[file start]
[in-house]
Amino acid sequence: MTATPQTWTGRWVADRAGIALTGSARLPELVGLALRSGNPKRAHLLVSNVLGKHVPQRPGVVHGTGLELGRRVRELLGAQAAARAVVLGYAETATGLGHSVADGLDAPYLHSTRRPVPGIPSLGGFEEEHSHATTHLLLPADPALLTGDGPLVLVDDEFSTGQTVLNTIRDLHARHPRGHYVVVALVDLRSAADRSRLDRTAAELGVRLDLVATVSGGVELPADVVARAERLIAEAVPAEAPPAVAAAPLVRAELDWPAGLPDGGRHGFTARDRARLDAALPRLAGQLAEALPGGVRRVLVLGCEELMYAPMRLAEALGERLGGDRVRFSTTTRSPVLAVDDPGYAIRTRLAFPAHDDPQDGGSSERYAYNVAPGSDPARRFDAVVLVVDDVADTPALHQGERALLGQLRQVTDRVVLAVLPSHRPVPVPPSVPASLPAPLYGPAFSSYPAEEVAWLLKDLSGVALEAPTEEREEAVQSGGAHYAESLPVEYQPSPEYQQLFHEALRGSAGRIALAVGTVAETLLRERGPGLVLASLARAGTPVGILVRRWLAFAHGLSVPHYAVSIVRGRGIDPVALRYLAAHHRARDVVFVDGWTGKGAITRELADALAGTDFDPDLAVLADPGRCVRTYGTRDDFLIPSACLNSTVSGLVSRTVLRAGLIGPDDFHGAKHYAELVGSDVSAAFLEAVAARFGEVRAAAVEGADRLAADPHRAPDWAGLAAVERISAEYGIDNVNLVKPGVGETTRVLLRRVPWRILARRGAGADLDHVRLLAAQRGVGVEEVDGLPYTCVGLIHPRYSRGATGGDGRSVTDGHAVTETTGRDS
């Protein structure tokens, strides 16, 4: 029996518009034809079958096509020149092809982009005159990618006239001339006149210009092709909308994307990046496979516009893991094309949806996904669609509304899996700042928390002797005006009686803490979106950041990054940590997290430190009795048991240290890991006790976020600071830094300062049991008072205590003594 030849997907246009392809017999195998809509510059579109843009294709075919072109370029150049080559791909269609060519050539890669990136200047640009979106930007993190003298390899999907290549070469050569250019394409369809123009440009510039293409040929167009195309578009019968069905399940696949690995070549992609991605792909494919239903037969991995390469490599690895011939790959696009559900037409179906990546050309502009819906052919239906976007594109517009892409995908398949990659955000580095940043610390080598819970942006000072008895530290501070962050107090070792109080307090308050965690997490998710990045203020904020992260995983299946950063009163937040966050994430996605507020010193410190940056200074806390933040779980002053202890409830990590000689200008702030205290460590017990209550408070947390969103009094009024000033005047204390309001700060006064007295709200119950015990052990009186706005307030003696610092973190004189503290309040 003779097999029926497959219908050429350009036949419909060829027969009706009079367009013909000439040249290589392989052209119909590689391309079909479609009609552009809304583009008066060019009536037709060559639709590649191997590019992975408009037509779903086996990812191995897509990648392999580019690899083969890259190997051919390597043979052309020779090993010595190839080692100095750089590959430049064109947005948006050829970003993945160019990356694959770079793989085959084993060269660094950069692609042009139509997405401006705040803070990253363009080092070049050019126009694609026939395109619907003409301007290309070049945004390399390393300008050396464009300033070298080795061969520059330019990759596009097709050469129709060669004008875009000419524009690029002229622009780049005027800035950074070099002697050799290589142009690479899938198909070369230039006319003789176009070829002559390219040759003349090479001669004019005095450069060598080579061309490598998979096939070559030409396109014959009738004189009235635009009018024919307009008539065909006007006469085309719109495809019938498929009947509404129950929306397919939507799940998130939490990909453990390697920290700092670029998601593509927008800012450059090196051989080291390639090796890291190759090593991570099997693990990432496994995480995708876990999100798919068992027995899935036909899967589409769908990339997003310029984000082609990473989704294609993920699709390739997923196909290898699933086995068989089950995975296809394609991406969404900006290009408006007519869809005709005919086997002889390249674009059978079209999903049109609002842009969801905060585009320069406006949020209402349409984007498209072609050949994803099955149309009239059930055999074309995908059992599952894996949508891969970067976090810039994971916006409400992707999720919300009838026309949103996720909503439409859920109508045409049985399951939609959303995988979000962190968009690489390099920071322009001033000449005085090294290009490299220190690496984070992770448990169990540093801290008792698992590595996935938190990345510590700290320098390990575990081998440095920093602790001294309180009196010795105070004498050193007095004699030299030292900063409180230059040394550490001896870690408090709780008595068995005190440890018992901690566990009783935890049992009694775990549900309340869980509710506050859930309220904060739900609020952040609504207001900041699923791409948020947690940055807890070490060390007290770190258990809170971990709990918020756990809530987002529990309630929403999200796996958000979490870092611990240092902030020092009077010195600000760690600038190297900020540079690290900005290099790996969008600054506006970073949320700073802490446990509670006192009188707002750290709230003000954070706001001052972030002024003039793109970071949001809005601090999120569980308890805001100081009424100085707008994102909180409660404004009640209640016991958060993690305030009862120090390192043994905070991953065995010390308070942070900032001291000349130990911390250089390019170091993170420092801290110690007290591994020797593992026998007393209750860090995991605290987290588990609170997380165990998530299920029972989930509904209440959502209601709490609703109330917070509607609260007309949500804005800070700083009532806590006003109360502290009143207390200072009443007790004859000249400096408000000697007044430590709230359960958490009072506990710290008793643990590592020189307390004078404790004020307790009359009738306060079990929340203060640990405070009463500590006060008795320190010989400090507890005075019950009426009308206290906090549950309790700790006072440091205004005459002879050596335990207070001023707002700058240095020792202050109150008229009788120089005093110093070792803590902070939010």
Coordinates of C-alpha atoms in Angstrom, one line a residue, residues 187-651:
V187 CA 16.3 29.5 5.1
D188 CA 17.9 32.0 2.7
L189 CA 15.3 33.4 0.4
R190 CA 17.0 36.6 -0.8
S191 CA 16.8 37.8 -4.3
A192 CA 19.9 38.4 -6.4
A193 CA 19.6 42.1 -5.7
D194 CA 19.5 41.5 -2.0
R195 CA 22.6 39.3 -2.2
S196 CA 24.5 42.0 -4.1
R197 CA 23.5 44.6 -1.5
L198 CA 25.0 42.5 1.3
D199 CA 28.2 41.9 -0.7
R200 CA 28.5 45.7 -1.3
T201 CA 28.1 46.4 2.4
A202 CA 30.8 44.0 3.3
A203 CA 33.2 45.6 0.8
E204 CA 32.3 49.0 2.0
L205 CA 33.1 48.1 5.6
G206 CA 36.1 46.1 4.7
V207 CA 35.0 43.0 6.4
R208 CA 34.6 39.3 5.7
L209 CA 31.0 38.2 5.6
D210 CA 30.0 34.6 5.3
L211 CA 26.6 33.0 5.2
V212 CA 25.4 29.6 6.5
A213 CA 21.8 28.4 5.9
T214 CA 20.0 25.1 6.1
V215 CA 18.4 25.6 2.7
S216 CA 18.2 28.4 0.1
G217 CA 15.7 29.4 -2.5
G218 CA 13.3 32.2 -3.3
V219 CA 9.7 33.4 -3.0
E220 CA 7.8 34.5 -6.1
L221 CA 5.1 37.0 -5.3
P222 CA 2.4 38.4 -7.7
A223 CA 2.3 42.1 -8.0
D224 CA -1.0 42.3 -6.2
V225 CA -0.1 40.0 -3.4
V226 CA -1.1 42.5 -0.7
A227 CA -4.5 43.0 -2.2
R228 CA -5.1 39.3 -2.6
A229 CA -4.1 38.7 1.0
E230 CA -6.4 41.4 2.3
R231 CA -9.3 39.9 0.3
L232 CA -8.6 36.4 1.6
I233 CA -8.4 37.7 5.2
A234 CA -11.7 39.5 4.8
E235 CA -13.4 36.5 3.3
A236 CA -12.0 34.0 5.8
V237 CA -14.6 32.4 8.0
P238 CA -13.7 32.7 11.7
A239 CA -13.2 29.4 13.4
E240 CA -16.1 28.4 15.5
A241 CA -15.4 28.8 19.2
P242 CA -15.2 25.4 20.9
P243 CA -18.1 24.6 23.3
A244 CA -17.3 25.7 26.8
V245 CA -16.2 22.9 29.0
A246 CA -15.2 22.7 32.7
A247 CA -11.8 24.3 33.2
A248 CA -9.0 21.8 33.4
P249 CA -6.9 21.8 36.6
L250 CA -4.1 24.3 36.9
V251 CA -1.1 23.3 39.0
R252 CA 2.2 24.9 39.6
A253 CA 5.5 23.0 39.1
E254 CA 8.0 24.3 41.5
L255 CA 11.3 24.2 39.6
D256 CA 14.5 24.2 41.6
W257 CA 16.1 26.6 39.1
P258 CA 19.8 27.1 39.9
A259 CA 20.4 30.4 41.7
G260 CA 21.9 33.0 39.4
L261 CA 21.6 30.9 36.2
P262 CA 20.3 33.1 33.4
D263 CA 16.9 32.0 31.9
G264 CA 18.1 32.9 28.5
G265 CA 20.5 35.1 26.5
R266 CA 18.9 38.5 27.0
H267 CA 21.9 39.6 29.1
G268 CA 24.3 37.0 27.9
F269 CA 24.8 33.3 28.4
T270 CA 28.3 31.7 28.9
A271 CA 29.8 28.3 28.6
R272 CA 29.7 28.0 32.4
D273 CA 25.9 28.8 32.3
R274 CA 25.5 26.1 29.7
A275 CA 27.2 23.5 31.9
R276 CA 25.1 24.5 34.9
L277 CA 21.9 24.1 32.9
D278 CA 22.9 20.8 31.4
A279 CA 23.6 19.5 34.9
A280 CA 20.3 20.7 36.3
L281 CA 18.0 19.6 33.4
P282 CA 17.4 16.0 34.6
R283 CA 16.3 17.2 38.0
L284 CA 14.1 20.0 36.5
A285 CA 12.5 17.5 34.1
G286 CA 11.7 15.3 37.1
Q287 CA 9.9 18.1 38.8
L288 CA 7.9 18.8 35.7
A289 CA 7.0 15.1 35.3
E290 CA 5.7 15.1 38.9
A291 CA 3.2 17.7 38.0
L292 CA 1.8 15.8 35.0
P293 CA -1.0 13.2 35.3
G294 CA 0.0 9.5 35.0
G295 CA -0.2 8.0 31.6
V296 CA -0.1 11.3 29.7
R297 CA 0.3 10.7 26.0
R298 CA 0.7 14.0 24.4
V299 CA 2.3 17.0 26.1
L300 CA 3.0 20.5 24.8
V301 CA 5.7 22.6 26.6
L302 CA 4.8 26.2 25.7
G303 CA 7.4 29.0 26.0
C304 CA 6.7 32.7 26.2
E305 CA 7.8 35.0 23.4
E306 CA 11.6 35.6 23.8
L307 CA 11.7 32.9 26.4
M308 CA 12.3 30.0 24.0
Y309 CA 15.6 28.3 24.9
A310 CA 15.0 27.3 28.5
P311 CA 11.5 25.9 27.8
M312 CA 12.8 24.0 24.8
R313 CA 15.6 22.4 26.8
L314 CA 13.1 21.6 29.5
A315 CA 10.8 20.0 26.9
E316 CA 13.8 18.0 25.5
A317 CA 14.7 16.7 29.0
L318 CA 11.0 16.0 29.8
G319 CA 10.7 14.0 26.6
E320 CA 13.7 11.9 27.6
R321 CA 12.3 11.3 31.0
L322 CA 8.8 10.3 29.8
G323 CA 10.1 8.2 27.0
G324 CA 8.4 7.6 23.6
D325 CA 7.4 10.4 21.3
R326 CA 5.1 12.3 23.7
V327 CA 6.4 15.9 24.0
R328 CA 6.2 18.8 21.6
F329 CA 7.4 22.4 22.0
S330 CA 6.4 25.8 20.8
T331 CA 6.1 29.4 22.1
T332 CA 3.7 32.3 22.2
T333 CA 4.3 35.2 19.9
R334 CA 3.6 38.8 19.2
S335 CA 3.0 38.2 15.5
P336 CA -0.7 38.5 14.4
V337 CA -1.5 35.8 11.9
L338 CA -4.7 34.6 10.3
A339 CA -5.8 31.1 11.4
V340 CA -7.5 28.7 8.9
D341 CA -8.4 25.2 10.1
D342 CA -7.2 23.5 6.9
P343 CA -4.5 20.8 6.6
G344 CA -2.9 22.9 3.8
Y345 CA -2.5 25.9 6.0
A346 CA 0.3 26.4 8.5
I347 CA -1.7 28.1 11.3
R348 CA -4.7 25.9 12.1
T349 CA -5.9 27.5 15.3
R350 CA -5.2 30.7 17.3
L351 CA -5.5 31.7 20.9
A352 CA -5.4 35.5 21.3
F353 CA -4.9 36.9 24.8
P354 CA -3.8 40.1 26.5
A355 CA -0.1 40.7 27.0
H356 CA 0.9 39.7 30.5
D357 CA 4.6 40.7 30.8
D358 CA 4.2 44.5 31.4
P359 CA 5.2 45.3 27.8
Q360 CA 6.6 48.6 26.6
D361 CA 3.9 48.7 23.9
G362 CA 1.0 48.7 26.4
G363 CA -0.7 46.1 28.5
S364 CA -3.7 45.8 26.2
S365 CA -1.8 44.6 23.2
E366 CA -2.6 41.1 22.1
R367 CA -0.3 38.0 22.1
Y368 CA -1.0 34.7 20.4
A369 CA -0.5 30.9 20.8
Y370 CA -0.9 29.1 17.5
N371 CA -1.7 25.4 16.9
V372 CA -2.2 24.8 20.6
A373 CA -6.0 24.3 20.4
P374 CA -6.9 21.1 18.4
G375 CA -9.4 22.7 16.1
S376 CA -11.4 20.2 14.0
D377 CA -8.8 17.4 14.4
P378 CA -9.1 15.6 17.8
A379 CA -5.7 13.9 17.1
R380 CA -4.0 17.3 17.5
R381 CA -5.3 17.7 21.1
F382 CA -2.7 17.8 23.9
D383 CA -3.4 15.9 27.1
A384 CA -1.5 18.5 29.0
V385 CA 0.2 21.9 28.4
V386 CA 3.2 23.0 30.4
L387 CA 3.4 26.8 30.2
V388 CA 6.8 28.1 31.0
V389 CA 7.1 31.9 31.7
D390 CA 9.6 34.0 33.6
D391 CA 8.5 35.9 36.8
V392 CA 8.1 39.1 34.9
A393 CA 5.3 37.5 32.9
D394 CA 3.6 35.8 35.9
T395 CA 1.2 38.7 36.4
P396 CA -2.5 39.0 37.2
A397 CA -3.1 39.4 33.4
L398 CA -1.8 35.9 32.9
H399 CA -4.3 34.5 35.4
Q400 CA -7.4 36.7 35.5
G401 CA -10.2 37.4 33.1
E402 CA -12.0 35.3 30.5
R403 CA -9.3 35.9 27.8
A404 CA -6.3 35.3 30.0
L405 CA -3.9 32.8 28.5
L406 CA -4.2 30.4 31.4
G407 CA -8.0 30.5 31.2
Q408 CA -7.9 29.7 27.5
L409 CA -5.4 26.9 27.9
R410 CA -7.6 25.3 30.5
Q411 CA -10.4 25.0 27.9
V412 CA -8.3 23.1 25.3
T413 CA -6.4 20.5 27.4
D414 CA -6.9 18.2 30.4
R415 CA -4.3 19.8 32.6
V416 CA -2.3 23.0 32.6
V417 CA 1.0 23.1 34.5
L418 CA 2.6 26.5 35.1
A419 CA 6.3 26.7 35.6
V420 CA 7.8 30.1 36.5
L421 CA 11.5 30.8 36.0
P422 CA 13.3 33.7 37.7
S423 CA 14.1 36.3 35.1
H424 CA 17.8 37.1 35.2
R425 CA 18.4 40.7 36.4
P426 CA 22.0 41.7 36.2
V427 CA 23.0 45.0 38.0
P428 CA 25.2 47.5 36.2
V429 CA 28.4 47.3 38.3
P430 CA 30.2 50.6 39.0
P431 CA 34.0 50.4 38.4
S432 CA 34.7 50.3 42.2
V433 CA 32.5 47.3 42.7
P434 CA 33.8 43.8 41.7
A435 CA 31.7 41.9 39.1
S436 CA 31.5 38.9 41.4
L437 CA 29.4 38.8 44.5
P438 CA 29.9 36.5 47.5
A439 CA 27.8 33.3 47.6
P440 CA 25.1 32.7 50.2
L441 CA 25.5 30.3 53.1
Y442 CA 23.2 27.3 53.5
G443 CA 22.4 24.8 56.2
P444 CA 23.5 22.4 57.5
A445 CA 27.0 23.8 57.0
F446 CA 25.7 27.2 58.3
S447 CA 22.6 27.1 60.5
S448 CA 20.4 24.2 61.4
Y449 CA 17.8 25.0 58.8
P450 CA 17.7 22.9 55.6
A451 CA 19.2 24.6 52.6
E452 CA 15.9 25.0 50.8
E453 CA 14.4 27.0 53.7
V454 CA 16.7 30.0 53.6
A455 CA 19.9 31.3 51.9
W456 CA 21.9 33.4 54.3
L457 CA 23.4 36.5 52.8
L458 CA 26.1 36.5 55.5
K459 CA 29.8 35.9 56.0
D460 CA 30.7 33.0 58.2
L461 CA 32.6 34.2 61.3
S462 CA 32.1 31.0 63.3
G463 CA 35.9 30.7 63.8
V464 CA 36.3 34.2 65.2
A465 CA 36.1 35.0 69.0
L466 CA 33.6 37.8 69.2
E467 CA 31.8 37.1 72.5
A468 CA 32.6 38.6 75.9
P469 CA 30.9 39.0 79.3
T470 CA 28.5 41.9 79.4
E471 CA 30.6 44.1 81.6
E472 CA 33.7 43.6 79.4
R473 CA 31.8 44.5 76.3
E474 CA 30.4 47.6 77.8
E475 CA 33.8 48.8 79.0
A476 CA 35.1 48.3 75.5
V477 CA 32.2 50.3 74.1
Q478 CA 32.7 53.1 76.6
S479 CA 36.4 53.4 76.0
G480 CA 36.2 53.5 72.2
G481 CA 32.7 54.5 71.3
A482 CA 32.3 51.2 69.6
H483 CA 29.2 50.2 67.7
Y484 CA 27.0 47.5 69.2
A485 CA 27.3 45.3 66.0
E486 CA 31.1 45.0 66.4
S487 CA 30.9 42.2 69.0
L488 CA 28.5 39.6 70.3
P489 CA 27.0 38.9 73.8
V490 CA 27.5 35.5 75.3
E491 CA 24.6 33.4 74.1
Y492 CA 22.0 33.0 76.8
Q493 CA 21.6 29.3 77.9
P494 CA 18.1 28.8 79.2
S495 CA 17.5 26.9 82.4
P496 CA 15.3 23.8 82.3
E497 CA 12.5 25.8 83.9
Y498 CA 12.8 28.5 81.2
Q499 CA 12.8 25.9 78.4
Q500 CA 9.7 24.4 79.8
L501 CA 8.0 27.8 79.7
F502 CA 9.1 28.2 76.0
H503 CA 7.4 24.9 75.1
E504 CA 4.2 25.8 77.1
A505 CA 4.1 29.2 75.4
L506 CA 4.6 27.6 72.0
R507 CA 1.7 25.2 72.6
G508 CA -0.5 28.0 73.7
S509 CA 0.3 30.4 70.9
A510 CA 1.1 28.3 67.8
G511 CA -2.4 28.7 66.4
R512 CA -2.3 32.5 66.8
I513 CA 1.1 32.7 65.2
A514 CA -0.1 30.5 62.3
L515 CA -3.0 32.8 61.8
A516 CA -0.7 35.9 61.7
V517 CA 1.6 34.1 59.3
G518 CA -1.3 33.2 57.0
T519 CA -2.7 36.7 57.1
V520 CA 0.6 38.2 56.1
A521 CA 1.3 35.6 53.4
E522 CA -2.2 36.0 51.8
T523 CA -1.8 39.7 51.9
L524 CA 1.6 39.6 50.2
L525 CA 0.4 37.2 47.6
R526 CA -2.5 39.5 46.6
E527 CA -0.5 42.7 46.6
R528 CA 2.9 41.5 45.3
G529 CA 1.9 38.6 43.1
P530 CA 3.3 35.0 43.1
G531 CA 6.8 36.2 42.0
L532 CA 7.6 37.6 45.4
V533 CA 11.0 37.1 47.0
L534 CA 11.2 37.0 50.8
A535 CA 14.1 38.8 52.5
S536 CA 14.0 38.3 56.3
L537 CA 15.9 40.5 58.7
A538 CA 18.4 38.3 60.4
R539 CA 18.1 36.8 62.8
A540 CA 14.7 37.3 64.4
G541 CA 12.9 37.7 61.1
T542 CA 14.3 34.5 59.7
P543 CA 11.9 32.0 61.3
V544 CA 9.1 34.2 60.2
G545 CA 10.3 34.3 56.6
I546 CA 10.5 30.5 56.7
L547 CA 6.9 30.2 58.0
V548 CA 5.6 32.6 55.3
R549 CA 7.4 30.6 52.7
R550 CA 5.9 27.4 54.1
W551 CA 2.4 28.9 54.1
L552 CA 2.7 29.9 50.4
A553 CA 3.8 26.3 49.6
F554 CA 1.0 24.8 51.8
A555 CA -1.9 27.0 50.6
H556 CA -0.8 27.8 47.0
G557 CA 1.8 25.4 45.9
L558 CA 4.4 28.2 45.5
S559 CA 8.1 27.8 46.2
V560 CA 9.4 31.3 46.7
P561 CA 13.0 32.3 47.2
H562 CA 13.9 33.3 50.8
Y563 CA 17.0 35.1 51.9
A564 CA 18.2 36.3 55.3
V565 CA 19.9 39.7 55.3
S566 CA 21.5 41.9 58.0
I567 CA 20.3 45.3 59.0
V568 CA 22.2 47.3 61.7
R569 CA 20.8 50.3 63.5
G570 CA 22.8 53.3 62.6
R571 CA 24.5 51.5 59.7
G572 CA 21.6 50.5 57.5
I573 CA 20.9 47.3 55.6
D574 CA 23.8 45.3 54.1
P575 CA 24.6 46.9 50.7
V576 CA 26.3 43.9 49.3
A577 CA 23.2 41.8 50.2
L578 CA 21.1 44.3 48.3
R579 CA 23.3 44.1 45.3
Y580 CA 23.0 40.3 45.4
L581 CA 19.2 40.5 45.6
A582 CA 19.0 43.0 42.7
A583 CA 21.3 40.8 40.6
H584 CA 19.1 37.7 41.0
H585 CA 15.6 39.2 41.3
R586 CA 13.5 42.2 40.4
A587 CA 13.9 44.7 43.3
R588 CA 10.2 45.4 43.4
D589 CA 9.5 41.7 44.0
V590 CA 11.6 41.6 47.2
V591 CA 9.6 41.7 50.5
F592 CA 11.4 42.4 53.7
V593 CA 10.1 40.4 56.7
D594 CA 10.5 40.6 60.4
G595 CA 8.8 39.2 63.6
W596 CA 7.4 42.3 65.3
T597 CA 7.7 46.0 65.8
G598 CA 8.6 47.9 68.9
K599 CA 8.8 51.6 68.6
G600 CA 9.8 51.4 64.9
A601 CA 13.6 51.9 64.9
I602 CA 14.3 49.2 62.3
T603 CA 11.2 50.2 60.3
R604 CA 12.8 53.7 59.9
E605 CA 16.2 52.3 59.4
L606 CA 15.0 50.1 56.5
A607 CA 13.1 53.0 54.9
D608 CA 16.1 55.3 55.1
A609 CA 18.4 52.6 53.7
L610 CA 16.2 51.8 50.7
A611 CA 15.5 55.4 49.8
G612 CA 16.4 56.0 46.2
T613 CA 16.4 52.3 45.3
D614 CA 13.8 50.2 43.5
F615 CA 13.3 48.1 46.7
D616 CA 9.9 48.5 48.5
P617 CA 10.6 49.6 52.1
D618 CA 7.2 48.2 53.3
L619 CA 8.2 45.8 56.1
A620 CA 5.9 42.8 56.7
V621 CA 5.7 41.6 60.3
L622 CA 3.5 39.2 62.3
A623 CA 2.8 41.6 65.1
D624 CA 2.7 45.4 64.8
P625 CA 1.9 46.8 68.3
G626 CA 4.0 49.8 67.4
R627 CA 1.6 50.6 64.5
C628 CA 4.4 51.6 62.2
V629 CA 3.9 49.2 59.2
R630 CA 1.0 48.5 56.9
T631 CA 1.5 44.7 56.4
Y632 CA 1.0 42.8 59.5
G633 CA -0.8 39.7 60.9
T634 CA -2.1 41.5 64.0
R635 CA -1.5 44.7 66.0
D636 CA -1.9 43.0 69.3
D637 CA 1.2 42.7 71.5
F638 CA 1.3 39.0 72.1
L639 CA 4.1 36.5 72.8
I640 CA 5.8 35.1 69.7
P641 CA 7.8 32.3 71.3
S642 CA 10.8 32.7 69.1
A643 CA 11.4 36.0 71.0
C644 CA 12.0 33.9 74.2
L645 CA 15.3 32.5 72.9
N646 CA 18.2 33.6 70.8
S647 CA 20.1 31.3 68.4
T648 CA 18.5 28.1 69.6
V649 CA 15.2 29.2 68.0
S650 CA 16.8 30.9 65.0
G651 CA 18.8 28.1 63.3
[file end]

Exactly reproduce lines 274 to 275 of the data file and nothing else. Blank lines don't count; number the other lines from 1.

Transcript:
W456 CA 21.9 33.4 54.3
L457 CA 23.4 36.5 52.8